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Download The Indigo King: Chronicles of the Imaginarium Geographica, Book 3 Audiobook

Extended Audio Sample The Indigo King: Chronicles of the Imaginarium Geographica, Book 3, by James A. Owen Click for printable size audiobook cover
4 out of 54 out of 54 out of 54 out of 54 out of 5 4.00 (1,338 ratings) (rate this audio book) Author: James A. Owen Narrator: James Langton Publisher: Simon & Schuster Audio Format: Unabridged Audiobook Delivery: Instant Download Audio Length: Related: The Chronicles of the Imaginarium Geographica Release Date:
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John and Jack are mystified when they discover a cryptic warning on a medieval manuscript—a warning that is not only addressed to them, but seems to have been written by their friend, Hugo Dyson. But before they can discover the origins of the book, Hugo walks through a door in time—and vanishes into the past.

In that moment, the world begins to change. Now, the Archipelago of Dreams and our world both suffer under the reign of the cruel and terrible Winter King. Dark beasts roam the countryside, and terror rules the land.

John and Jack must travel back in time—from the Bronze Age to the library in ancient Alexandria to the founding of the Silver Throne—to find the only thing that can save their friend and restore both words. The solution lies in the answer to a 2,000-year-old mystery: Who is the Cartographer?

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Quotes & Awards

  • “Carries forward Owen's imaginative blending of mythology, Arthurian legends, and classic fairy tales…Owen ingeniously weaves together the two story lines, commingling the Grail legend, Odysseus, Circe and Calypso, Jack the Giant Killer, A Connecticut Yankee in King Arthur’s Court, animals evocative of The Wind in the Willows, and twins from ancient times who become Merlin and Mordred. These elements are ingeniously combined in a compelling, literate fantasy story…Excellent.” 


  • “A lively jaunt through Arthurian legend, from Malory to Mark Twain, ensues. This series started strong and just keeps getting stronger, with clever reworkings of classic fantasy stories and complex, flawed protagonists…highly recommended.”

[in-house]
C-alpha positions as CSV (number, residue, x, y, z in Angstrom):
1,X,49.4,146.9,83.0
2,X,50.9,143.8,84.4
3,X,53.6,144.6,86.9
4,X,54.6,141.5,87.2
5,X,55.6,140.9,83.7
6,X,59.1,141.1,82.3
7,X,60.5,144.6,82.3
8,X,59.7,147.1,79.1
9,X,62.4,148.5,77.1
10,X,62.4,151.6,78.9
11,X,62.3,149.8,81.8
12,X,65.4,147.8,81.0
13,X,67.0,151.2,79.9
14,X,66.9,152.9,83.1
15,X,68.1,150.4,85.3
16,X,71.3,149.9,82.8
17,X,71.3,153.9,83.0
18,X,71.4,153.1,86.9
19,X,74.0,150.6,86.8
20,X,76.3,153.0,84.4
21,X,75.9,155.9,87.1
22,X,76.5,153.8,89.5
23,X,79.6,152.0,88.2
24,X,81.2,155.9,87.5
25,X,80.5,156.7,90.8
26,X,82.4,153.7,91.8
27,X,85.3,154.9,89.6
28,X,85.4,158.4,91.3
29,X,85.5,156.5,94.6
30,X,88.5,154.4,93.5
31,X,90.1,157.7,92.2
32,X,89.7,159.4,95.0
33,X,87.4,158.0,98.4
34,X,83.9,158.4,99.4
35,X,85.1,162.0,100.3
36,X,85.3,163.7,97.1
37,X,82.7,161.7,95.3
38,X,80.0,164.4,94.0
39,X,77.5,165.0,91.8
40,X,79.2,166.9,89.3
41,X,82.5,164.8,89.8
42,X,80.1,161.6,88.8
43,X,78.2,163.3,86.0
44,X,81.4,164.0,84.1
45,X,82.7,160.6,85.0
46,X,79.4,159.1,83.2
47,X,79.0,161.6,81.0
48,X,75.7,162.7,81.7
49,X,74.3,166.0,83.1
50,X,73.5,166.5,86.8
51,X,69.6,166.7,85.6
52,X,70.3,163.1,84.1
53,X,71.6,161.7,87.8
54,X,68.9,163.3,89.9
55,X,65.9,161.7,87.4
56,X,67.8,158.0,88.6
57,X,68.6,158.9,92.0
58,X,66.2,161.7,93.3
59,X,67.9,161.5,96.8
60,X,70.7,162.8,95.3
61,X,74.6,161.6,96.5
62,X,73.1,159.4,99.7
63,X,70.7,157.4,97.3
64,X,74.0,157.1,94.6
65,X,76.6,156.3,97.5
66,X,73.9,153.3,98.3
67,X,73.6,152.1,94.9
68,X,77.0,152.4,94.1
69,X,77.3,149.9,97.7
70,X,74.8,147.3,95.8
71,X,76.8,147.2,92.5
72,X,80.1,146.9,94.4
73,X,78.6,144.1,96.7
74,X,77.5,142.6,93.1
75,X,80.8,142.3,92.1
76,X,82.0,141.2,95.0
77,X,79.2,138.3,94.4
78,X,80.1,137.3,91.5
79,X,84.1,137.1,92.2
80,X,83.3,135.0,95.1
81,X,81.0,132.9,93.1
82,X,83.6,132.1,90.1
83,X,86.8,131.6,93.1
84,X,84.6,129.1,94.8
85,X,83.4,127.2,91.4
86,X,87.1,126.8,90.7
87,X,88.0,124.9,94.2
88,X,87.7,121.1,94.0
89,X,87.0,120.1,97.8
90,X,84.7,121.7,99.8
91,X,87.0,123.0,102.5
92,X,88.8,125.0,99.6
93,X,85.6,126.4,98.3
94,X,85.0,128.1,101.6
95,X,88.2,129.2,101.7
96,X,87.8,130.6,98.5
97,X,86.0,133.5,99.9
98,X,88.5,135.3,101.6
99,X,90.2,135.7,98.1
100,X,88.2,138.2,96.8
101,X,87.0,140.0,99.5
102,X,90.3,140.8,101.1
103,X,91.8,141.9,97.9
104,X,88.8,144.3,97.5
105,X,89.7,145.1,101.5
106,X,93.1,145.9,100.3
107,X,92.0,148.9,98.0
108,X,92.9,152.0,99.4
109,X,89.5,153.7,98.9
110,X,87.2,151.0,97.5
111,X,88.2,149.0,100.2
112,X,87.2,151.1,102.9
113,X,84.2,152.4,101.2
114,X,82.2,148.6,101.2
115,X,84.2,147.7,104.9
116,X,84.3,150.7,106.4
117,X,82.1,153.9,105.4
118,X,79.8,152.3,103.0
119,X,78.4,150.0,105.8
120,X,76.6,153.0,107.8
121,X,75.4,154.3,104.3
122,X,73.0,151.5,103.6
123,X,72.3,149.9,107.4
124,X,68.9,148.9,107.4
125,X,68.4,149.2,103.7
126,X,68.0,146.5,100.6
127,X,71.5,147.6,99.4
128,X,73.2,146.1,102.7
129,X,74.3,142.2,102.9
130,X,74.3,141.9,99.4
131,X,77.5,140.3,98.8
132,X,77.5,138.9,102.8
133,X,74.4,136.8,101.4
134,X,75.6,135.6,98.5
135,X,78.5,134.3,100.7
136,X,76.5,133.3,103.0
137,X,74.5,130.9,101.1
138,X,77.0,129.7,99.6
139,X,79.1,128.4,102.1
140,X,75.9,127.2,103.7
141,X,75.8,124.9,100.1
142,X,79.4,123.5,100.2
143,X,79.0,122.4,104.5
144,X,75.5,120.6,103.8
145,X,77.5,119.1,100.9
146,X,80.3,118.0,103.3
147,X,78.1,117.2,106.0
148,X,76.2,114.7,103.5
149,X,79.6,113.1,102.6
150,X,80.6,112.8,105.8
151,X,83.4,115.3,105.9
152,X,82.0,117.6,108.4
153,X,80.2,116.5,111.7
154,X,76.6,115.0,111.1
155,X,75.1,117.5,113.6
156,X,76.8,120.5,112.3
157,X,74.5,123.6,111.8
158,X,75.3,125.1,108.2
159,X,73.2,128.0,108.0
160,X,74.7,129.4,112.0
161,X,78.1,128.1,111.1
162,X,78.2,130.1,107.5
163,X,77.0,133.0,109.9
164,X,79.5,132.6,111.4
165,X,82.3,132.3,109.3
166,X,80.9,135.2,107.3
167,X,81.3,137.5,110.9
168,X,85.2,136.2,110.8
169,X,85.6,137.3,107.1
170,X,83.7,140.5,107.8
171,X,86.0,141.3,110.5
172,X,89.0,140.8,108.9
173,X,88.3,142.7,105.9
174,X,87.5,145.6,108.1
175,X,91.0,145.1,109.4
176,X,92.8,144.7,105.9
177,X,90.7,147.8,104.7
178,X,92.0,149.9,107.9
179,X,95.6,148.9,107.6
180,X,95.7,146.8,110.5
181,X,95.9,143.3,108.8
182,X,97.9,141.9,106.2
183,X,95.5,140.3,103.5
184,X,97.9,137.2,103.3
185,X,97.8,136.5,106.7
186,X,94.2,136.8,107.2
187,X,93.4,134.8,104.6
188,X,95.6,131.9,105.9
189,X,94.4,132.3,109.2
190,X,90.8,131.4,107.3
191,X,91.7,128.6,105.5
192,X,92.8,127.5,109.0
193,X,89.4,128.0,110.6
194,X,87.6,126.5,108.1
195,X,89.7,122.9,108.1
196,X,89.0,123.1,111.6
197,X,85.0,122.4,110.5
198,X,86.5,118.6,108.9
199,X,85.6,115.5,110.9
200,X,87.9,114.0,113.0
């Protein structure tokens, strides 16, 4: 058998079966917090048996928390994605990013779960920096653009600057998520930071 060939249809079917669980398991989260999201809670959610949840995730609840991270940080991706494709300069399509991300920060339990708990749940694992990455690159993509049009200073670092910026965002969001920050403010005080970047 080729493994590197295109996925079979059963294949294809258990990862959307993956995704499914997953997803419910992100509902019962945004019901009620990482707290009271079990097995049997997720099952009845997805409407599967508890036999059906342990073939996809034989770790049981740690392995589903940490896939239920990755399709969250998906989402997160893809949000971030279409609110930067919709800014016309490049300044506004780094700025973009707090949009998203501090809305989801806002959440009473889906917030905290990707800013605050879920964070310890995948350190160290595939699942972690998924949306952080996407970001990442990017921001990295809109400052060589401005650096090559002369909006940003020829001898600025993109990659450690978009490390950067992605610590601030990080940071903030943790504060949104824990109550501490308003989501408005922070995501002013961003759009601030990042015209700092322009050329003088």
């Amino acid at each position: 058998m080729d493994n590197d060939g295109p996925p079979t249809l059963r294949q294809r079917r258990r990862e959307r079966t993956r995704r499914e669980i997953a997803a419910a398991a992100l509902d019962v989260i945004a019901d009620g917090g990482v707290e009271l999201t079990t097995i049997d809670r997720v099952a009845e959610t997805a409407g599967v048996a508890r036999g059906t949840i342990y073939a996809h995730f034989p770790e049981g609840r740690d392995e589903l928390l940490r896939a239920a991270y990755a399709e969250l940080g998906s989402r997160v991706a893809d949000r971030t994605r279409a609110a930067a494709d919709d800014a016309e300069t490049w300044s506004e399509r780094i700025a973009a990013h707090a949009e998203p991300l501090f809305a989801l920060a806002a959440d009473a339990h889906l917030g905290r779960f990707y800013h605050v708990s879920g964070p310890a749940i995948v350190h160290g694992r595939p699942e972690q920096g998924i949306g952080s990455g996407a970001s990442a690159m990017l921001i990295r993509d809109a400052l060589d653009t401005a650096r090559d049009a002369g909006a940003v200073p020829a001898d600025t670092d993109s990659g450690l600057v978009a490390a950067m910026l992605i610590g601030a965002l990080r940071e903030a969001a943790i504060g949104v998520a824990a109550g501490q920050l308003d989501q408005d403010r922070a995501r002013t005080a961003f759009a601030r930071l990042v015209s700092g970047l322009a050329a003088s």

Listener Opinions

  • 3 out of 53 out of 53 out of 53 out of 53 out of 5 by Lauren | 1/30/2014

    " This one wasn't my favorite of the past two but it was still a good read and I enjoyed it. "

  • 4 out of 54 out of 54 out of 54 out of 54 out of 5 by Lynne-marie | 1/29/2014

    " Though more complex and more discursive than Here There Be Dragons, this was, nevertheless, an outstanding read. Multiple time travel of many means to save the world from ultimate evil makes for a tense and tranfixing story line. The interesting handling of tranposition of myth and religion might be beyond some young adults scope, but that's the market it was aimed at, albeit in Britain and to the very-well educated. I thoroughly enjoyed it and after a rest at other things will go on to the last volume of the trilogy. "

  • 5 out of 55 out of 55 out of 55 out of 55 out of 5 by Sam | 1/29/2014

    " This book was a great demonstrator to me about what can happen if you mess with time. "

  • 4 out of 54 out of 54 out of 54 out of 54 out of 5 by Becky | 1/16/2014

    " The third adventure in the series mainly features Jack and John...Charles being conveniently away when this unexpected challenge/adventure finds them. Hugo Dyson, a friend, is introduced to readers, when he is thrown into the adventure. He may not know where he is or why he's there, but, he is perhaps *safer* than Jack and John...at least temporarily. For after Hugo disappears through the mystery-door-that-appears-out-of-nowhere, and that mystery door is shut by some well-meaning animals from the Archipelago of Dreams, their whole world changes...for the worse. The "real world" is dark and dangerous and ruled by the Winter King. The two aren't without some hope, they discover their good friend, Bert, who has been waiting and waiting for them. And he gives them hope, a time machine of Jules Verne and a mystery box. These friends, these caretakers, will have to journey through time--observing things very carefully--and have to use some wisdom and discretion on what to change and what not to change. Can they "fix" time and save the world? While the second adventure used Peter Pan and Jason and Medea for inspiration, this one uses King Arthur and Odysseus and the Trojan War. It also is the novel that introduces the young woman, Rose. "

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